WILLIAMS: Such violent water, such a beautiful rainbow there behind you. Miguel , thanks.

updated 6/7/2011 7:39:46 AM ET 2011-06-07T11:39:46

The swollen Missouri River is threatening to inundate a small southwest Iowa town where officials are piling massive sandbags on a faltering levee to contain floodwaters that could leave the community under several feet of water.

If efforts to protect the town β€” including building a secondary barrier β€” fail, part of Hamburg could be under as much as 8 feet of water for a month or more, Fire Chief Dan Sturm said. Flooding along the river this summer, expected to break decades-old records, will test the system of levees, dams and flood walls like never before.

Story: 1,000-pound sandbags plug river levee β€” for now

"We're working against the clock," Sturm said as many residents packed up their homes and headed out of town. "There's a chance we can save ourselves from the worst of it. We just need some time. But if water gets in here, it's going to be here for a while."

The earthen levee that guards an area of farmland and small towns between Omaha, Neb., and Kansas City has been partially breached in at least two places south of the Iowa-Missouri border. And emergency management officials expect new breaches in the coming days as the river rises.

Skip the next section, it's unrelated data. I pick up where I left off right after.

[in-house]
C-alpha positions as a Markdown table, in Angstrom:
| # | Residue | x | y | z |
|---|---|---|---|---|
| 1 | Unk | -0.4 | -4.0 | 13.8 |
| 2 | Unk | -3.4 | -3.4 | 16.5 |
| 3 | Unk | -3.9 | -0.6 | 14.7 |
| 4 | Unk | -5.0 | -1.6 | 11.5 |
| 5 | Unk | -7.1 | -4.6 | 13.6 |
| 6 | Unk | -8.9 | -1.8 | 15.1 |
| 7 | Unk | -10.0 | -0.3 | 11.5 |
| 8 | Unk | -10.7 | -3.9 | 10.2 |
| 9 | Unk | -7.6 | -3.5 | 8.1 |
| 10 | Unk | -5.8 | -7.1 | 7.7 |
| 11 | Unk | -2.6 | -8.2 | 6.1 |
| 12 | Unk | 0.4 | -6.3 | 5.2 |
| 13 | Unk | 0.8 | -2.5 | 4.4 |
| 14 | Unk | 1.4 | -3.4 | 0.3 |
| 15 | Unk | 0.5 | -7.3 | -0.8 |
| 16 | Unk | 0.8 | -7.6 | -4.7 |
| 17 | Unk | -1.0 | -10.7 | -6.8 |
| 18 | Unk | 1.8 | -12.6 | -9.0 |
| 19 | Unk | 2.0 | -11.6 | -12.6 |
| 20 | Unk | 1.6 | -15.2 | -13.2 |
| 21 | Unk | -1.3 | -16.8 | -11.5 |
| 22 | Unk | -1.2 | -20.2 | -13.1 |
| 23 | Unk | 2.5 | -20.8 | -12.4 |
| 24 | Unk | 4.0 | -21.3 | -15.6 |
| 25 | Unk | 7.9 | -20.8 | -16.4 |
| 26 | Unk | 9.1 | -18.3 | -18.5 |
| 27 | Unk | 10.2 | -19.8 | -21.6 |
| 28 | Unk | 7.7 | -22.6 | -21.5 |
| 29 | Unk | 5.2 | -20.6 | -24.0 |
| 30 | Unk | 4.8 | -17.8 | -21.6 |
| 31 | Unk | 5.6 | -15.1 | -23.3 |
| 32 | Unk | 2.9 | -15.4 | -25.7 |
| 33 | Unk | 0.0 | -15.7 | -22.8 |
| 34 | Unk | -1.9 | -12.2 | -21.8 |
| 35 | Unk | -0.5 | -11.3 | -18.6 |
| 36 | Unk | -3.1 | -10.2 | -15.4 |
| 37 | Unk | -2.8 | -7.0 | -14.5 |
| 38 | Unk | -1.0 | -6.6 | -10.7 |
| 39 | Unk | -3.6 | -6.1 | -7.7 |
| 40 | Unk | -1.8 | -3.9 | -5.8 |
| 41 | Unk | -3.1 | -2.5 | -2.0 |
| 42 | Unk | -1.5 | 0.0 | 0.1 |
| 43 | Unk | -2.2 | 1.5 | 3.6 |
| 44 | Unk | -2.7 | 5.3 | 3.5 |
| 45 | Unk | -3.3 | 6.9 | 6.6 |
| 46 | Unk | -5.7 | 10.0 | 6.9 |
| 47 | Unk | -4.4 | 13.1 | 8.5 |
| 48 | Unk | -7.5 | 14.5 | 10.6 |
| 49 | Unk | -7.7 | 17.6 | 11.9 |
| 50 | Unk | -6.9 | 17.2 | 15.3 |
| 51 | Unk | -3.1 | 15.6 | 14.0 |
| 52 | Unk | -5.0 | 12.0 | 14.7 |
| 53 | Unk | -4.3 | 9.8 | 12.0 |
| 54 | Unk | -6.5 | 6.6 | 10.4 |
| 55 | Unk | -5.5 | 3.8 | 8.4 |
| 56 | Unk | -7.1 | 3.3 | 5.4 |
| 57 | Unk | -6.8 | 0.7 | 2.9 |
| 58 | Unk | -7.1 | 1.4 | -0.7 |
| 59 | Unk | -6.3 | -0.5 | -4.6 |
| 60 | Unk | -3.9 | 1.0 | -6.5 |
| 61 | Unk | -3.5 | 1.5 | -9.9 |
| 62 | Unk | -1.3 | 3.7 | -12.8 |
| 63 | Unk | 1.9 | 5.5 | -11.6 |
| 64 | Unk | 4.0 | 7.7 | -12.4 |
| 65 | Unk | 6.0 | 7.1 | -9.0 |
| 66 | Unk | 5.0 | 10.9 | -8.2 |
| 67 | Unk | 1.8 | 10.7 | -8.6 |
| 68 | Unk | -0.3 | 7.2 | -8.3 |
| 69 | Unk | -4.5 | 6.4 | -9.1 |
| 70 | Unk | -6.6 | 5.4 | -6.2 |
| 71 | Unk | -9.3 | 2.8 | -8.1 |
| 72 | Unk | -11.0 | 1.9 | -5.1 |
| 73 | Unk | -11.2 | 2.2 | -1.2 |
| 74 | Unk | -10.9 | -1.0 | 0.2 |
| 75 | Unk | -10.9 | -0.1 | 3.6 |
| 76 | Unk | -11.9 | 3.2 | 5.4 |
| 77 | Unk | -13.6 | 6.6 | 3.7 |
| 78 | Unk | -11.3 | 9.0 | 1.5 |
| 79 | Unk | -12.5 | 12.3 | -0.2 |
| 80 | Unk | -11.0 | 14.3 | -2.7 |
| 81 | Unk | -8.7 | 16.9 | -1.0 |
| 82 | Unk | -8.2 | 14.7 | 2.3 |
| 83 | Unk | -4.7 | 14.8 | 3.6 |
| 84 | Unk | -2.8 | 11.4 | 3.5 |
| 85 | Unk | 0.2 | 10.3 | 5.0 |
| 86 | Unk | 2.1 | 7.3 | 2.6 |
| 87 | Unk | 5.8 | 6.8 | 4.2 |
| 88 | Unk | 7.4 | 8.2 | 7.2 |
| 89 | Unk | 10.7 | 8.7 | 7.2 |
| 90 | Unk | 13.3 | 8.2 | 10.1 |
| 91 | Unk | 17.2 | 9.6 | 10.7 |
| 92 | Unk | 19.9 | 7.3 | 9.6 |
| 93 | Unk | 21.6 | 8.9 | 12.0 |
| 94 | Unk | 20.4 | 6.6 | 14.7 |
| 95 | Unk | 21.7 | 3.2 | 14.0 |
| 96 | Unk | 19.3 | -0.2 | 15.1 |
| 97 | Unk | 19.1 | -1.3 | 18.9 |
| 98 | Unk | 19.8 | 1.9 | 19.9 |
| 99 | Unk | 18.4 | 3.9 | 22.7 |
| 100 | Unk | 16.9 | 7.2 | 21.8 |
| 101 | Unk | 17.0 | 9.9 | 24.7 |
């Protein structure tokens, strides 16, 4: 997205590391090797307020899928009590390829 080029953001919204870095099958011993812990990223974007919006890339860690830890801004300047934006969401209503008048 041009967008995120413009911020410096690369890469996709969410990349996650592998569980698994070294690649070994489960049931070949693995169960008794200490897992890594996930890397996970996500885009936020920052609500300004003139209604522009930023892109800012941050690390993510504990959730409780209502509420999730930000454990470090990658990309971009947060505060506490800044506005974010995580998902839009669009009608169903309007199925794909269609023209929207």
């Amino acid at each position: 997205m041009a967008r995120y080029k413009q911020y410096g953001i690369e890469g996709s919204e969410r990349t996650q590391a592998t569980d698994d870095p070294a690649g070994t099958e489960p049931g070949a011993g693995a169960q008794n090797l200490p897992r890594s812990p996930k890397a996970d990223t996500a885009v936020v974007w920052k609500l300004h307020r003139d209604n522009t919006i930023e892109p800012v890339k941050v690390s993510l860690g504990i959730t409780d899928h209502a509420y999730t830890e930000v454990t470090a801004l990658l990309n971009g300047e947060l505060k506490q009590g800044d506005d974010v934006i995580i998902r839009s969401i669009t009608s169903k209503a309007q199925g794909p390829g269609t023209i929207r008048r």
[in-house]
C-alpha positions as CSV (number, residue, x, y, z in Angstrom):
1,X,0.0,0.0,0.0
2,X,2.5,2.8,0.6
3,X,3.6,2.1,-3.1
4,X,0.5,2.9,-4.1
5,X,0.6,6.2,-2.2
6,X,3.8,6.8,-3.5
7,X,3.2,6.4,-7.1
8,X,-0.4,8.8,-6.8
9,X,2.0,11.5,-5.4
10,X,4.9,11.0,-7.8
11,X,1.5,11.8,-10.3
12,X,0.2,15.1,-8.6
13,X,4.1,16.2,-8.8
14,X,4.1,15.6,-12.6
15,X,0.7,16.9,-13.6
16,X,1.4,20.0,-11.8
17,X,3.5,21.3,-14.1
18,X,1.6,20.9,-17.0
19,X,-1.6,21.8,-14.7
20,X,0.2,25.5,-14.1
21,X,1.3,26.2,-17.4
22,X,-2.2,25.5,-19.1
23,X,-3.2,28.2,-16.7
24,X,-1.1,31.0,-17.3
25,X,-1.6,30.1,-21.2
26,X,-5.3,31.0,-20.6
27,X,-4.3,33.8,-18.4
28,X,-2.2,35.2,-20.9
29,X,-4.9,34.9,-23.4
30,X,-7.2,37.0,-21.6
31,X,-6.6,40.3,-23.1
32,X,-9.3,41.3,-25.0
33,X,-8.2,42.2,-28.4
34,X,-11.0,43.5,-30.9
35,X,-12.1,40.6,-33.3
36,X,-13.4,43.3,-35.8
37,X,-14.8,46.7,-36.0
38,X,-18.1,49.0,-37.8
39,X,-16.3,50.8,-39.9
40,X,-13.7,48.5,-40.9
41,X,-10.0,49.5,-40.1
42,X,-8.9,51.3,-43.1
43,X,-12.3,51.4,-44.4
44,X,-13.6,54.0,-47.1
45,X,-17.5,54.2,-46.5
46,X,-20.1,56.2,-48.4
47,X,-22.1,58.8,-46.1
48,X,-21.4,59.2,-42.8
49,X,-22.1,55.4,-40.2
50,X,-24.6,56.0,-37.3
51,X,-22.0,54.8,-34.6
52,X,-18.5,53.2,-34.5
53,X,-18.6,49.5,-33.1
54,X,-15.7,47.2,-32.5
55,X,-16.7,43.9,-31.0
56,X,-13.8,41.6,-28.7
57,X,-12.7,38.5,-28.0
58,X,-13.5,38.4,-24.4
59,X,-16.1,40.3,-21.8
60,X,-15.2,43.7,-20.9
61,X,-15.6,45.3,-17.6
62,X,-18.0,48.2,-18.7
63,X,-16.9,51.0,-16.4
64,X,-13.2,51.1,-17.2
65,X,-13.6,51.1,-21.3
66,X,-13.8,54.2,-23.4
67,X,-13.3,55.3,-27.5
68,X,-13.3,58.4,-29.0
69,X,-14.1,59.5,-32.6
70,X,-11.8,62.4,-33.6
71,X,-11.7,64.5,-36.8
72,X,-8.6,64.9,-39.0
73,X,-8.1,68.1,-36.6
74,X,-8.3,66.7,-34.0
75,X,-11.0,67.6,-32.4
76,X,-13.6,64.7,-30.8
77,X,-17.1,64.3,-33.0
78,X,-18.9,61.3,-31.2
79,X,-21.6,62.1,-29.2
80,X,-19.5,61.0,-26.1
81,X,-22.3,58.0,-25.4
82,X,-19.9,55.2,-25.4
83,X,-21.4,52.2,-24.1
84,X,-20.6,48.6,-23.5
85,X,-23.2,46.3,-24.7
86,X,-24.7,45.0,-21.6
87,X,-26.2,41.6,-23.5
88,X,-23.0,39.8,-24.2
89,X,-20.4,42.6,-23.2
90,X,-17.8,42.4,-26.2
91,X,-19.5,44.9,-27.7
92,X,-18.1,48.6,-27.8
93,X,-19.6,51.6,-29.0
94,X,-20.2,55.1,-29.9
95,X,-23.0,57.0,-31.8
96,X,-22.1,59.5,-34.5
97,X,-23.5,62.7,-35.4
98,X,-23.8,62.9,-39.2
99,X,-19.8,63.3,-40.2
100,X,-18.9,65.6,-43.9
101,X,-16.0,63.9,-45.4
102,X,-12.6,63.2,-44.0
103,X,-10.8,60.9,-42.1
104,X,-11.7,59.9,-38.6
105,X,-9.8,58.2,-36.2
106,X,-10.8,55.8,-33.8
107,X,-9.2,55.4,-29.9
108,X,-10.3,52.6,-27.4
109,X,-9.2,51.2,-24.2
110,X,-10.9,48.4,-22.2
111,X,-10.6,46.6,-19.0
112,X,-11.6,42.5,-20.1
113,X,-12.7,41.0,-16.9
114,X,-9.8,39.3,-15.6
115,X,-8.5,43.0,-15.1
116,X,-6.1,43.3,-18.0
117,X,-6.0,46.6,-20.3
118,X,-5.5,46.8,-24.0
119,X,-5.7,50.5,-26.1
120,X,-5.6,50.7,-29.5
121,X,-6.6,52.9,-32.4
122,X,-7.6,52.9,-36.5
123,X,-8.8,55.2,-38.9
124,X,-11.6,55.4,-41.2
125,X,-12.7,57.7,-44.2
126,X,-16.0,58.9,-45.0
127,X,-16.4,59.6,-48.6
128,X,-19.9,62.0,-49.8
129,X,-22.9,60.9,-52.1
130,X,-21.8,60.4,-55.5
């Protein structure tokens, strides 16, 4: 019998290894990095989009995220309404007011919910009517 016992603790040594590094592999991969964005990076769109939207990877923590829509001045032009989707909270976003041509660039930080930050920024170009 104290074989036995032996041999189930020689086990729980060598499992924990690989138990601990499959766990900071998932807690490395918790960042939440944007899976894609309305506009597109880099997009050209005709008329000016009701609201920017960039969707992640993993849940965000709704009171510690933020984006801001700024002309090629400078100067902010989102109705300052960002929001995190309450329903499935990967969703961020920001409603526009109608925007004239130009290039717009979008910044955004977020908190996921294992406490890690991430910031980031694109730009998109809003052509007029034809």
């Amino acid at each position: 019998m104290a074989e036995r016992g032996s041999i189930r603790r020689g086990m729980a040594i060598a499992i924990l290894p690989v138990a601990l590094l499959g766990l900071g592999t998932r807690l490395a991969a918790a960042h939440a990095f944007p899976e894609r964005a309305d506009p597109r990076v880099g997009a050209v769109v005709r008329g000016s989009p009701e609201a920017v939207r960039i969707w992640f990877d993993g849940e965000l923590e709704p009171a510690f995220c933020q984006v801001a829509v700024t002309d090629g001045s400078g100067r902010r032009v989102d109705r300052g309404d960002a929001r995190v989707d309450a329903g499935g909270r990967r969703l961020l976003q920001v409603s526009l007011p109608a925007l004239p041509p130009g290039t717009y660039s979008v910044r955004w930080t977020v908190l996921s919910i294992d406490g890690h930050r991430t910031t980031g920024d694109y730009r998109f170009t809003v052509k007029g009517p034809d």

That means Hamburg could be only the first of many communities to get hit.

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The last time the Missouri River crested at levels predicted for this summer was in 1952, before most of the major dams along the river were built. And the flooding is expected to last into mid-August.

The U.S. Army Corps of Engineers will be releasing more water than it ever has from the dams by mid-June, meaning there likely will be other levee problems like the ones near Hamburg, said Kevin Grode with the corps' water management office.

"With these high flows, there's the possibility of more levee breaches," Grode said.

Officials also predict the water will get high enough to flow over at least 11 levees in the area near Hamburg in the corners of southeast Nebraska, southwest Iowa and northwest Missouri.

The Army Corps began building a secondary flood wall to protect low-lying areas of Hamburg because it expects the northernmost breach of the floodwall, which is 5 miles southwest of town, to fully give way at some point.

Story: Disastrous spring costing Mo. billions of dollars

That breach constituted a 10- to 15-foot-wide section of the levee collapsing in on itself on Sunday, said Kim Thomas, the head of the corps' emergency management office in Omaha, Neb. The corps evacuated its personnel from the area, and the Iowa National Guard used a helicopter to drop 22 half-ton sandbags on the weakened section, stabilizing it temporarily.

Although Hamburg is upriver, a full breach of that section of levee would cause floodwater to flow northward over the flat terrain and threaten the town's low-lying southern neighborhoods.